Generation Z’s new addiction

Twitter is one of the social media platforms where people post their most “chronically online” takes. Lately, more people have noticed an increase in these kind of posts.

Via The Guardian

Twitter is one of the social media platforms where people post their most “chronically online” takes. Lately, more people have noticed an increase in these kind of posts.

When you think of the word ‘addiction,’ you might think of illicit drugs like heroin or cocaine. But there’s a new kind of addiction affecting generation Z: social media.

    Social media used to be a way for people to stay connected with friends and family, but it has evolved into a space for political, social, and cultural discourse. Over the past few months, the phrase ‘chronically online’ has been appearing  more and more across Twitter threads and TikTok comments. But what does the phrase mean exactly? And why has it become so popular now?

     ‘Chronically online,’ also known as ‘extremely online,’ is a phrase that is speculated to have been introduced in the mid to late 2010’s.  The generalized definition of a chronically online person is a someone who has a high moral superiority complex and shows great indignation towards more trivial disagreements online, specifically social media. 

In her article “’Chronically online’: What the phrase means, and some examples,” Abrar Al-Heeti from CNET writes that “chronically online describes those who spend so much time online it skews their sense of reality and hinders their ability to effectively communicate about topics like politics or social justice because they lack real-world experience.”

     Having this kind of discourse is not an inherently bad thing,  but when these issues become popular online, they begin to lose significance. Instead of trying to form more critical and evidential arguments, it’s quite easy for social media users to make assumptions that  the actual situation the argument was based on.

      TikTok content creator @marcsebastianf, Marc Sebastian, made a post discussing some of the most chronically online takes he had heard regarding himself. 

     “One time I had said I didn’t like the color purple and someone called me [an] ableist because colorblind people can’t see purple and I should be so lucky,” Sebastian said. “I [also] made a video rating a bacon, egg, and cheese [sandwich] that I had got from my local bodega, and someone said I was classist with an imperialistic mindset.”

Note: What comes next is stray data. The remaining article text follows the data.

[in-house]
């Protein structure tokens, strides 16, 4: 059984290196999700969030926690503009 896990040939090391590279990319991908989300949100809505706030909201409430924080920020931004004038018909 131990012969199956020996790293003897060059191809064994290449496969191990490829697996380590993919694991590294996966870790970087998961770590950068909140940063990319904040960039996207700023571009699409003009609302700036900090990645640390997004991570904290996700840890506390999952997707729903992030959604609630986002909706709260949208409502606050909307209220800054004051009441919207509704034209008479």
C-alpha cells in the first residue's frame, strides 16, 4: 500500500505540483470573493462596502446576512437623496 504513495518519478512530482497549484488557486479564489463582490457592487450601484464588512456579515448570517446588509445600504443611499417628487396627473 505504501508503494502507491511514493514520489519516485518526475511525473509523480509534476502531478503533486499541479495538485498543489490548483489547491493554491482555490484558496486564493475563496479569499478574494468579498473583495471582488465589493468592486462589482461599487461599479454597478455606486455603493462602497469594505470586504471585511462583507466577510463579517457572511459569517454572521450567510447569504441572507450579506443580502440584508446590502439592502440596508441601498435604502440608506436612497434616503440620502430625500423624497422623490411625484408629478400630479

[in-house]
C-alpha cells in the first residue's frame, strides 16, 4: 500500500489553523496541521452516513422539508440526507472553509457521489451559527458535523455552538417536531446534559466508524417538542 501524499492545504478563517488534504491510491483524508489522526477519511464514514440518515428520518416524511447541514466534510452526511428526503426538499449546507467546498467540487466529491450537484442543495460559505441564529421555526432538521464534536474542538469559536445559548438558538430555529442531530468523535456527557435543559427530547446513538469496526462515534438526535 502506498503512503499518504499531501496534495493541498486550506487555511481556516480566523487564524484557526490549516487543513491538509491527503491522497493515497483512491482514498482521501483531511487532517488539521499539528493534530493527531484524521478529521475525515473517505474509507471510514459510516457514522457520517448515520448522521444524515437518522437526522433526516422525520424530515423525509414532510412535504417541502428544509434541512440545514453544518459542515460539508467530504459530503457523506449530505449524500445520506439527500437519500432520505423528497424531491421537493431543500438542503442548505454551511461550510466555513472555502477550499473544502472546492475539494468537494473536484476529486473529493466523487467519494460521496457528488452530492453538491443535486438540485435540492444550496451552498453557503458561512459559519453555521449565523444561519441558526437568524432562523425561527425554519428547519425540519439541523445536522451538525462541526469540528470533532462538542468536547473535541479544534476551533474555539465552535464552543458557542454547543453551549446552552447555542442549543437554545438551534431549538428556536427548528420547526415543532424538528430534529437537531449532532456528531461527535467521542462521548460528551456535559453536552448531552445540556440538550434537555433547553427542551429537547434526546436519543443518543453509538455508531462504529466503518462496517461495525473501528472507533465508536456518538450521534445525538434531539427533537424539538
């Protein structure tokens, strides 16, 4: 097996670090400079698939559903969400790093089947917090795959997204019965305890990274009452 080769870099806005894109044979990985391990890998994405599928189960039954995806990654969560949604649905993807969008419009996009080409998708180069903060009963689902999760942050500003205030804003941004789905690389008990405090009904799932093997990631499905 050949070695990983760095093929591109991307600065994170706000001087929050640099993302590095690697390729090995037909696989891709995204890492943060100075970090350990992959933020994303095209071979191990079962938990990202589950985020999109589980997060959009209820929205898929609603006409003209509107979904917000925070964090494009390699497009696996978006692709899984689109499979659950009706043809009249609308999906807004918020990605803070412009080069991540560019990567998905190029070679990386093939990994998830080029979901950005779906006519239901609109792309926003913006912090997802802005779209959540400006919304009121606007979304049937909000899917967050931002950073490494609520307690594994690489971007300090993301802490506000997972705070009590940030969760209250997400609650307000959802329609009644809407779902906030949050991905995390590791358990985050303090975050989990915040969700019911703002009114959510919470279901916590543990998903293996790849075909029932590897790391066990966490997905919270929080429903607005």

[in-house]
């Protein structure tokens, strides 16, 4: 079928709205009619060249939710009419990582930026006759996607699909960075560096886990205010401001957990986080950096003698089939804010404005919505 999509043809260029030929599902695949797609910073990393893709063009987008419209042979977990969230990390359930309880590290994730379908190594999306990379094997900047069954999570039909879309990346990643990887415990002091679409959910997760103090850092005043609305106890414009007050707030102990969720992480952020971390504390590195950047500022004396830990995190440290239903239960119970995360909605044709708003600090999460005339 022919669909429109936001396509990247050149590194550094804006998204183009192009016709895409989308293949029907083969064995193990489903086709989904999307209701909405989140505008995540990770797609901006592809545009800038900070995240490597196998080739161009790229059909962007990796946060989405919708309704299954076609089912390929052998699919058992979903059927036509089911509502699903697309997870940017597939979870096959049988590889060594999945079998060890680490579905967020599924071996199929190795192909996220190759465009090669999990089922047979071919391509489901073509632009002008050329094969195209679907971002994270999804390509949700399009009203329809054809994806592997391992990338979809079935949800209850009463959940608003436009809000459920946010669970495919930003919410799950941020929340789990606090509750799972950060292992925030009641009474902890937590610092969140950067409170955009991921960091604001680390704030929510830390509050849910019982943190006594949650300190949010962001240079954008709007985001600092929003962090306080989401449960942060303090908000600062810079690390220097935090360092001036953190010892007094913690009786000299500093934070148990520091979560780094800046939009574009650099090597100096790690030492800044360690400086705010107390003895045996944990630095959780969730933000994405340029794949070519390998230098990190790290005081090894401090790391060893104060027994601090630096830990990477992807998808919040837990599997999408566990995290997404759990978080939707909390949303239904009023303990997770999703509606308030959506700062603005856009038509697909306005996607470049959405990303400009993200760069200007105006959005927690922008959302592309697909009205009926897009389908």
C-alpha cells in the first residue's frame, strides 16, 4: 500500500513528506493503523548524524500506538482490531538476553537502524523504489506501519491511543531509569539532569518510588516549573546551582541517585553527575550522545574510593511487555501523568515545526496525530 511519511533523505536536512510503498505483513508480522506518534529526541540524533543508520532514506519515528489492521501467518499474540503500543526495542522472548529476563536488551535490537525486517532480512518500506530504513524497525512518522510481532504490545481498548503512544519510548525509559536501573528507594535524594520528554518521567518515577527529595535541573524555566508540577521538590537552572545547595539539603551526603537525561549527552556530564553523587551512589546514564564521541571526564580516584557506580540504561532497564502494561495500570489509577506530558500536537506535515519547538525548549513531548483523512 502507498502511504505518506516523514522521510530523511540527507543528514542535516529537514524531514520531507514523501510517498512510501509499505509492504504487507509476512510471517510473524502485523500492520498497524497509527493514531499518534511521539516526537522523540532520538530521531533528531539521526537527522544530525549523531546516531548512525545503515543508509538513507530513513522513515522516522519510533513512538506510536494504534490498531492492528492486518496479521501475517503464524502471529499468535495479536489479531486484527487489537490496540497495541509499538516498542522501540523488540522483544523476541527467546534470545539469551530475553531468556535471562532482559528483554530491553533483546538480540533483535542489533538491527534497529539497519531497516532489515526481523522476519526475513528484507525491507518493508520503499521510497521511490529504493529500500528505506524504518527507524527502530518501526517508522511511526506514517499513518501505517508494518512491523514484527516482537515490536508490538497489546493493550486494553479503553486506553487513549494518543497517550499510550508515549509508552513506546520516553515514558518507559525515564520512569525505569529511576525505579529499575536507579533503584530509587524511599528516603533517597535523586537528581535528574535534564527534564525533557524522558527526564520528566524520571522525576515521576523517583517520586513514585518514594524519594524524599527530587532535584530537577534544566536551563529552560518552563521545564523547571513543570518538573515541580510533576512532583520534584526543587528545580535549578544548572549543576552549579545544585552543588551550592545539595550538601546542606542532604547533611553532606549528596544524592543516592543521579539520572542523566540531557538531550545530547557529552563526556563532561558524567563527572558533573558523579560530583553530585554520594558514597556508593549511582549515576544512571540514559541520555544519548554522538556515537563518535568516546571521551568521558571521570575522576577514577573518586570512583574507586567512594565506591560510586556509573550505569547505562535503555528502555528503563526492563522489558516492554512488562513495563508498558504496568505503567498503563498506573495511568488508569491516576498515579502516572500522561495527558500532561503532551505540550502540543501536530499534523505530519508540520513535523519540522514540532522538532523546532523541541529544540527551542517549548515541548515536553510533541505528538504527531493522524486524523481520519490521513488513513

Social media also easily facilitates groupthink, which is when a group of individuals reaches a conclusion without a reasonable enough understanding or sufficient evaluation. When certain opinions or “takes” seem to be favorable among the internet crowd, it makes individuals want to conform to one of the groups instead of trying to think for themselves. 

     Those who are chronically online are completely out of touch with reality and their existence revolves around being on the internet. The discourse, arguments, and drama on social media is what draws users in and keeps them coming back.  

     Using social media this way is precarious. Author E. Bun Lee writes, “problematic use of mobile phones has been viewed as a disorder and conceptualized as addictive behavior marked by symptoms of withdrawal, craving, and loss of control.”

     Social media gives us a dopamine influx with every notification we get, whether it’s a like or a direct message. Doctor and scientist Majid Fotuhi from NeuroGrow writes that “studies show that the brain scans of heavy social media users look very similar to those addicted to drugs or gambling.” With people constantly refreshing their social media feed to get the newest “scoop,” they begin to prioritize it over everything else and create an unhealthy bond with social media.    

     It’s bizarre watching someone “go crazy” after learning unverified information about an actor or after finding out someone else might have a differing opinion than them. It’s hard for those that are actually chronically online to realize that using social media this way has no real positive impact on their lives. In the end, it’s important not to take social media as seriously as many are right now.